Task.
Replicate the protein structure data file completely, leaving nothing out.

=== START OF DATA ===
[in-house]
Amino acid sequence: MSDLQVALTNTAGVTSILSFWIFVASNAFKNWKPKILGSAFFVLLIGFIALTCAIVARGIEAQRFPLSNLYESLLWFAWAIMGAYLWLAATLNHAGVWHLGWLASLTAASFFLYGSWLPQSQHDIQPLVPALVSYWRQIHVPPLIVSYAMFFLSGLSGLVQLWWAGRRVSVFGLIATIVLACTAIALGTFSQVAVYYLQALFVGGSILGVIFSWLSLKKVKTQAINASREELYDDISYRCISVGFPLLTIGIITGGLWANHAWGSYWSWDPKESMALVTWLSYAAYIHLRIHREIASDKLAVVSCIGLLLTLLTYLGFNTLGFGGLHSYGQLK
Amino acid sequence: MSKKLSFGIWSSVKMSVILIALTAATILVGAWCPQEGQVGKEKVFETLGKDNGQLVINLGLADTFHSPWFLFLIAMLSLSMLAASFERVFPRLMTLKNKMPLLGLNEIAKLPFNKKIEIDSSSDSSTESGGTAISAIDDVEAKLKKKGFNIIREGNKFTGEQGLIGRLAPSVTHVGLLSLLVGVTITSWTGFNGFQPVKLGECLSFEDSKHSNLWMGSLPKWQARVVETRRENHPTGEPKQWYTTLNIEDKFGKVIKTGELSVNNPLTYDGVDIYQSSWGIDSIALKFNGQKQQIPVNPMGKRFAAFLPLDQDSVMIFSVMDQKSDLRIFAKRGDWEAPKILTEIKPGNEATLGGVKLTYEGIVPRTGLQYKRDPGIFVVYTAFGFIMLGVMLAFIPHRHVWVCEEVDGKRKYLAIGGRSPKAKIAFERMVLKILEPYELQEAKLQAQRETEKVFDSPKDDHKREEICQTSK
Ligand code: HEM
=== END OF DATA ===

[in-house]
Amino acid sequence: MSDLQVALTNTAGVTSILSFWIFVASNAFKNWKPKILGSAFFVLLIGFIALTCAIVARGIEAQRFPLSNLYESLLWFAWAIMGAYLWLAATLNHAGVWHLGWLASLTAASFFLYGSWLPQSQHDIQPLVPALVSYWRQIHVPPLIVSYAMFFLSGLSGLVQLWWAGRRVSVFGLIATIVLACTAIALGTFSQVAVYYLQALFVGGSILGVIFSWLSLKKVKTQAINASREELYDDISYRCISVGFPLLTIGIITGGLWANHAWGSYWSWDPKESMALVTWLSYAAYIHLRIHREIASDKLAVVSCIGLLLTLLTYLGFNTLGFGGLHSYGQLK
Amino acid sequence: MSKKLSFGIWSSVKMSVILIALTAATILVGAWCPQEGQVGKEKVFETLGKDNGQLVINLGLADTFHSPWFLFLIAMLSLSMLAASFERVFPRLMTLKNKMPLLGLNEIAKLPFNKKIEIDSSSDSSTESGGTAISAIDDVEAKLKKKGFNIIREGNKFTGEQGLIGRLAPSVTHVGLLSLLVGVTITSWTGFNGFQPVKLGECLSFEDSKHSNLWMGSLPKWQARVVETRRENHPTGEPKQWYTTLNIEDKFGKVIKTGELSVNNPLTYDGVDIYQSSWGIDSIALKFNGQKQQIPVNPMGKRFAAFLPLDQDSVMIFSVMDQKSDLRIFAKRGDWEAPKILTEIKPGNEATLGGVKLTYEGIVPRTGLQYKRDPGIFVVYTAFGFIMLGVMLAFIPHRHVWVCEEVDGKRKYLAIGGRSPKAKIAFERMVLKILEPYELQEAKLQAQRETEKVFDSPKDDHKREEICQTSK
Ligand code: HEM